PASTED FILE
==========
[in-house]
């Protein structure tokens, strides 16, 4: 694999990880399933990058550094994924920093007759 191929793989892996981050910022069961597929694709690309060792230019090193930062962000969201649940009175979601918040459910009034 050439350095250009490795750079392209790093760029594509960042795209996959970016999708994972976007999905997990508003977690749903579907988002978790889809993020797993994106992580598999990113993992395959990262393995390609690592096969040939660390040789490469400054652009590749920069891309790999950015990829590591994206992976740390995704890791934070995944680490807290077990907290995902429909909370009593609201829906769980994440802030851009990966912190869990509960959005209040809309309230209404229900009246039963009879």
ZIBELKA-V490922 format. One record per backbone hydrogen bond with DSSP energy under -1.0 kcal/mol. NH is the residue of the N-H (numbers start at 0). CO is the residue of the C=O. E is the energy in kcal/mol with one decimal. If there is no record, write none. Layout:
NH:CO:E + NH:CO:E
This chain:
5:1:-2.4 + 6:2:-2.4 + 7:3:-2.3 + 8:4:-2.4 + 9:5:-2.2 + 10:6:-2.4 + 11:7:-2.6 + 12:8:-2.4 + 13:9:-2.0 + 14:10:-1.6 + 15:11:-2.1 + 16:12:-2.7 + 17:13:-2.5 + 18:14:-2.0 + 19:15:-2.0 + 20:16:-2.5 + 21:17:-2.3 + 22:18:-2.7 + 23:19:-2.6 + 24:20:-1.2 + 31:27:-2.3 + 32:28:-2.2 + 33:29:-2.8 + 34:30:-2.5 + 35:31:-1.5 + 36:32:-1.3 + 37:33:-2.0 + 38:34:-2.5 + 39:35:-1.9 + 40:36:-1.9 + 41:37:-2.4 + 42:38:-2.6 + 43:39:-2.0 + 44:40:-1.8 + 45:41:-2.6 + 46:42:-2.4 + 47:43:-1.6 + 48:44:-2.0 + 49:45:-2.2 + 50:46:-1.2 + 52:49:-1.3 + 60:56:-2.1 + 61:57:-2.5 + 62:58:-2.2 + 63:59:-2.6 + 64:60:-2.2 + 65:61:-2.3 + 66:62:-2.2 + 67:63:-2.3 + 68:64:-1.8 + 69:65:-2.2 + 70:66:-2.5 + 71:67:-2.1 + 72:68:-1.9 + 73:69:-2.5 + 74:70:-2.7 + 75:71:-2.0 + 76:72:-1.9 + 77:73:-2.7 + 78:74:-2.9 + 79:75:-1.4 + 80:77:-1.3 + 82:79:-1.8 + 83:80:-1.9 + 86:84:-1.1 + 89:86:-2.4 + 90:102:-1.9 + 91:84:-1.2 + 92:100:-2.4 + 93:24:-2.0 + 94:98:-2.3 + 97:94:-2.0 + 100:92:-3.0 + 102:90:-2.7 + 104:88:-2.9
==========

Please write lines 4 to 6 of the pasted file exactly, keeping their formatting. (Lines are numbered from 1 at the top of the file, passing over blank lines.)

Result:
NH:CO:E + NH:CO:E
This chain:
5:1:-2.4 + 6:2:-2.4 + 7:3:-2.3 + 8:4:-2.4 + 9:5:-2.2 + 10:6:-2.4 + 11:7:-2.6 + 12:8:-2.4 + 13:9:-2.0 + 14:10:-1.6 + 15:11:-2.1 + 16:12:-2.7 + 17:13:-2.5 + 18:14:-2.0 + 19:15:-2.0 + 20:16:-2.5 + 21:17:-2.3 + 22:18:-2.7 + 23:19:-2.6 + 24:20:-1.2 + 31:27:-2.3 + 32:28:-2.2 + 33:29:-2.8 + 34:30:-2.5 + 35:31:-1.5 + 36:32:-1.3 + 37:33:-2.0 + 38:34:-2.5 + 39:35:-1.9 + 40:36:-1.9 + 41:37:-2.4 + 42:38:-2.6 + 43:39:-2.0 + 44:40:-1.8 + 45:41:-2.6 + 46:42:-2.4 + 47:43:-1.6 + 48:44:-2.0 + 49:45:-2.2 + 50:46:-1.2 + 52:49:-1.3 + 60:56:-2.1 + 61:57:-2.5 + 62:58:-2.2 + 63:59:-2.6 + 64:60:-2.2 + 65:61:-2.3 + 66:62:-2.2 + 67:63:-2.3 + 68:64:-1.8 + 69:65:-2.2 + 70:66:-2.5 + 71:67:-2.1 + 72:68:-1.9 + 73:69:-2.5 + 74:70:-2.7 + 75:71:-2.0 + 76:72:-1.9 + 77:73:-2.7 + 78:74:-2.9 + 79:75:-1.4 + 80:77:-1.3 + 82:79:-1.8 + 83:80:-1.9 + 86:84:-1.1 + 89:86:-2.4 + 90:102:-1.9 + 91:84:-1.2 + 92:100:-2.4 + 93:24:-2.0 + 94:98:-2.3 + 97:94:-2.0 + 100:92:-3.0 + 102:90:-2.7 + 104:88:-2.9